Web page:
Mommy’s “Moment” Monday: Perfecting Fun With My Little One

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Getting a Lesson in Abstract Painting from My Daughter. (Can you guess which bunny is hers and which is mine?)

It may sound cliche, but not a day goes by that my little girl doesn’t teach me something about motherhood, childhood, myself or just life in general. One moment that’s been on my mind just occurred this past Friday. My daughter and I were doing an Easter painting  project with large plastic bunnies I purchased at Target. Since I’m a big kid at heart, I purchased one for her and one for me so that we could both have a little fun.

As we got started with the project, I labored over what colors to use and if I should use some painter’s tape to ensure that my lines were straight. I even thought of drawing a little sketch of how I wanted my bunny to look so that it would be perfect. My soon-to-be three year old, on the other hand, was just excited to be creative with the paint and wanted to use all of the colors. She was eager to mix the yellow and blue together to make green while I tried to keep the colors separate on my little painting plate and warned her not to dip the brush in the different color paints because it would change the color. I even found myself making commentary on her bunny, in a cheerful yet judging way. “Your bunny sure does have a lot of paint everywhere, Quinine!”

At that moment, I stopped and briefly thought about what I was doing. I was stifling her fun and making a great activity into work and projected my a perfectionist ways onto my daughter. Though she did not appear to be bothered by what I realized I was doing, it bothered me because I want her to enjoy being a kid and to explore her creativity. She actually taught me to relax and to not worry so much about everything being perfect. Sometimes it’s nice to just have a little fun without following all of the so-called rules and expectations.  In the end, we both enjoyed painting our bunnies, and I am looking forward to more teachable moments courtesy of my daughter.

All the best,

Tanya

Life Lessons from My Little Girl at the Park #1

Quinn Crossing the Bridge All By Herself

Quinn Crossing the Bridge All By Herself

Most children love going to the park, and my little girl is no different. She enjoys running, jumping and playing on the different equipment, and I love seeing how motivated and determined she is when facing any obstacle. In simply observing her, it occurred to me that while she’s having fun (of course I have fun interacting with her too), she is learning and teaching me quite a few life lessons. One of the parks we go to has a bridge. When Quinn initially came across it, she was hesitant, possibly because it seemed long to her or was a little shaky. She asked me to go across with her and to hold my hand, but about midway across she eagerly wiggled her fingers out of my grasp and went the rest of her way by herself, excitedly saying, “I cross the bridge Mommy!” I was probably more nervous than her but so proud of my brave little girl, who wasn’t quite two at the time, for not letting the obstacle of the bridge intimidate her and stop her from getting to the other side. Since then she prefers to go across without my assistance, but if she observes another child, usually older, jumping and shaking the bridge, she has enough common sense to wait until it is safe. When I think about the obstacles I’ve faced in life, there have been many occasions when I faced a bridge I needed to cross to reap the benefits of what was in store for me on the other side, but there were times when I allowed the bridge and the thought of its instability to intimidate me, making it take longer than I would have liked to cross it. Quinn has taught me that being brave enough to cross that bridge sometimes requires a support system to get us started. While she wanted to cross the bridge, she felt more comfortable knowing that I was there with her. Oftentimes, adults, including me, feel that they must do it all by themselves and think relying on support is a sign of weakness, but I have learned from my little girl that as long as the support can get me started, it will be my own determination and bravery that allows me make it across.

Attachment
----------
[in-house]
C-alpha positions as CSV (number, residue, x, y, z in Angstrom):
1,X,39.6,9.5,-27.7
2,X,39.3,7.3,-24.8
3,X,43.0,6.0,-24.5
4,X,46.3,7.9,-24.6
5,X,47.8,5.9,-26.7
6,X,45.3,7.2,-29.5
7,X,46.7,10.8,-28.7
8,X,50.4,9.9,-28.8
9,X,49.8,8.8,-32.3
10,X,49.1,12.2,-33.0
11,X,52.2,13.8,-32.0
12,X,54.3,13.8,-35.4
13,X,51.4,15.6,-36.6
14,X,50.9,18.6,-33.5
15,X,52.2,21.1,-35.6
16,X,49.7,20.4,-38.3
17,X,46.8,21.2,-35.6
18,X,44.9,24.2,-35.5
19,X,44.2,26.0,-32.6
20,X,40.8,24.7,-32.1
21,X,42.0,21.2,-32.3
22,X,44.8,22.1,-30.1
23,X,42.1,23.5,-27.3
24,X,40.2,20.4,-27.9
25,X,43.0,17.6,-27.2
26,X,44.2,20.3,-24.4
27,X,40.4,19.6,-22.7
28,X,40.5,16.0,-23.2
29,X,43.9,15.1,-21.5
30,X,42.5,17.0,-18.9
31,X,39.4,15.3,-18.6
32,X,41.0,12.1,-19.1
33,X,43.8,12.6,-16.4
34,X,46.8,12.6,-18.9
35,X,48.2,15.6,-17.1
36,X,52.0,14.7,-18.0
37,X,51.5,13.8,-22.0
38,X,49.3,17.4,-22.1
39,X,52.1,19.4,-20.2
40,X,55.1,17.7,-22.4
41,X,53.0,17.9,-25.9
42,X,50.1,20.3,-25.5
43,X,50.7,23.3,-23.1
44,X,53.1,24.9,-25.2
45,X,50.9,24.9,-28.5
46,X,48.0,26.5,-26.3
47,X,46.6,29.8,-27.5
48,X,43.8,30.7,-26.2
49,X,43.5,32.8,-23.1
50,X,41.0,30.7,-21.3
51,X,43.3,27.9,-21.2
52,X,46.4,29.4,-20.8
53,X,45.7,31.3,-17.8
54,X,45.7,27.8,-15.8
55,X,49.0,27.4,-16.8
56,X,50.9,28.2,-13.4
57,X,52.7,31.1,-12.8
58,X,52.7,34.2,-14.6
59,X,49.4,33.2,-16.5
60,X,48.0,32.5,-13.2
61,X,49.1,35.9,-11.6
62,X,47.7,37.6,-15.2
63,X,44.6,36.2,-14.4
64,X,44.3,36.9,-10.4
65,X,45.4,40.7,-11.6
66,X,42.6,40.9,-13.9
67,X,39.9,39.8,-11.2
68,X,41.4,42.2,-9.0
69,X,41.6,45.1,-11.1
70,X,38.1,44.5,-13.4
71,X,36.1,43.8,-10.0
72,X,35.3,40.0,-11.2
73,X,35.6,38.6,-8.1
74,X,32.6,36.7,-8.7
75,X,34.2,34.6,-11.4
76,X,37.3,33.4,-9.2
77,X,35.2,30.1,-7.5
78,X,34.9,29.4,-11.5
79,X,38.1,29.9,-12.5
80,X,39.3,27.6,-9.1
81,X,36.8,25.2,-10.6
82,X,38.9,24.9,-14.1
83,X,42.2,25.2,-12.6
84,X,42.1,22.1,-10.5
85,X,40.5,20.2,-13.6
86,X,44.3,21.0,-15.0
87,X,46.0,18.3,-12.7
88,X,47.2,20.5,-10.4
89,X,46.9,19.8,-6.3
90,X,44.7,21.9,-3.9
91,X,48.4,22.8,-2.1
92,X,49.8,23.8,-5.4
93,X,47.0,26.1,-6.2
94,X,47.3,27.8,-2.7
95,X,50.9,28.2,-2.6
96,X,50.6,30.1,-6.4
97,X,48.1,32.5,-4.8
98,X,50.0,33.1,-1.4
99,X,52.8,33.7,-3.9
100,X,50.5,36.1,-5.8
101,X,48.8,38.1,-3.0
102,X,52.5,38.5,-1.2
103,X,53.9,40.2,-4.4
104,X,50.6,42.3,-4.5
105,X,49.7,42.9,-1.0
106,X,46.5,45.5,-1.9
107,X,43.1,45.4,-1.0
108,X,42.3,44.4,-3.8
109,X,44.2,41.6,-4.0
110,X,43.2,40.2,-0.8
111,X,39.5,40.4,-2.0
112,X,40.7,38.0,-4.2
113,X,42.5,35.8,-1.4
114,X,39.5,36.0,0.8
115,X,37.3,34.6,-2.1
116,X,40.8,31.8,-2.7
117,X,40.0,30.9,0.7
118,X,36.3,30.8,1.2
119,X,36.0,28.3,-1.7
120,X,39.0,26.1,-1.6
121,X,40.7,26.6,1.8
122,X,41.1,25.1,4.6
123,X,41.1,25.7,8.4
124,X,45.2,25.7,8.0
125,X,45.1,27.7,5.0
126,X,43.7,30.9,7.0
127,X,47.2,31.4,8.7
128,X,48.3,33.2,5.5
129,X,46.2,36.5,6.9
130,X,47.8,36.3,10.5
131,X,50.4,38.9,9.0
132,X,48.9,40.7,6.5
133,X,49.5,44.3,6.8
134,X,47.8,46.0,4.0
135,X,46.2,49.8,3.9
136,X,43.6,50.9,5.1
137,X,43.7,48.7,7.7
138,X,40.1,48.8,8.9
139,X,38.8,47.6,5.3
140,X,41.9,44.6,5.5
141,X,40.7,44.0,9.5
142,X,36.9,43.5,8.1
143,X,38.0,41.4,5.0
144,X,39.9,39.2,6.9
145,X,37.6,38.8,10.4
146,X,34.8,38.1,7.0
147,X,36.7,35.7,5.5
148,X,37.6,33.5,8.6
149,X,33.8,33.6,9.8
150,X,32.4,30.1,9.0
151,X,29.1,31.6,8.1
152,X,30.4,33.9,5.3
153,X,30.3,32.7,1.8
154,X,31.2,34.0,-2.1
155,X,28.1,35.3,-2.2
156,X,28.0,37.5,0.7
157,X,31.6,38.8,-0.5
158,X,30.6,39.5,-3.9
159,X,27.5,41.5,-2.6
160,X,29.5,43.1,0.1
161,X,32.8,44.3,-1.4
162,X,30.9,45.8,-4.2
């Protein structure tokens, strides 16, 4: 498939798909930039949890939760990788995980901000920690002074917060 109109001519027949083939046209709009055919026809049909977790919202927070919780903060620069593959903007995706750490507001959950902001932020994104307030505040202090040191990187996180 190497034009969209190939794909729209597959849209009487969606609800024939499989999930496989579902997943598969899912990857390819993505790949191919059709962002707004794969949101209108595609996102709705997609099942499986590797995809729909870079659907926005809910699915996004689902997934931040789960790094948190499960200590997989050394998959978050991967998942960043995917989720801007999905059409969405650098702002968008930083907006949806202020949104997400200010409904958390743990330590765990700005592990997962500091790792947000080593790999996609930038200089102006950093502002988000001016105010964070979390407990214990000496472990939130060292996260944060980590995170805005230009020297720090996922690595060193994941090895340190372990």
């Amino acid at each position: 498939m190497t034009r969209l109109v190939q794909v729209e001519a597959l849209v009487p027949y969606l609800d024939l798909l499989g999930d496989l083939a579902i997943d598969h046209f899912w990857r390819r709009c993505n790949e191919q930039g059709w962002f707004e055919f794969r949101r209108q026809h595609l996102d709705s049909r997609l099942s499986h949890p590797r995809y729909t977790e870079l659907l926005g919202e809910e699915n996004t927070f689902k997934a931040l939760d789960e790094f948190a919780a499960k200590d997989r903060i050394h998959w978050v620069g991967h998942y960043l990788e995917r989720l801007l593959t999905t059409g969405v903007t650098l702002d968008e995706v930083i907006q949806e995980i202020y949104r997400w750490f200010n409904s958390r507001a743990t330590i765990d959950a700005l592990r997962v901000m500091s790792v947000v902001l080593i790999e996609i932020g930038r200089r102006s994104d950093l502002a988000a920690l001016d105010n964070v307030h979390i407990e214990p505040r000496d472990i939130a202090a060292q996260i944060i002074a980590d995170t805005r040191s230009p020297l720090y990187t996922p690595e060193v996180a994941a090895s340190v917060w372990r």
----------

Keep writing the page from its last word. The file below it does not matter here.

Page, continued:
All the best,

Tanya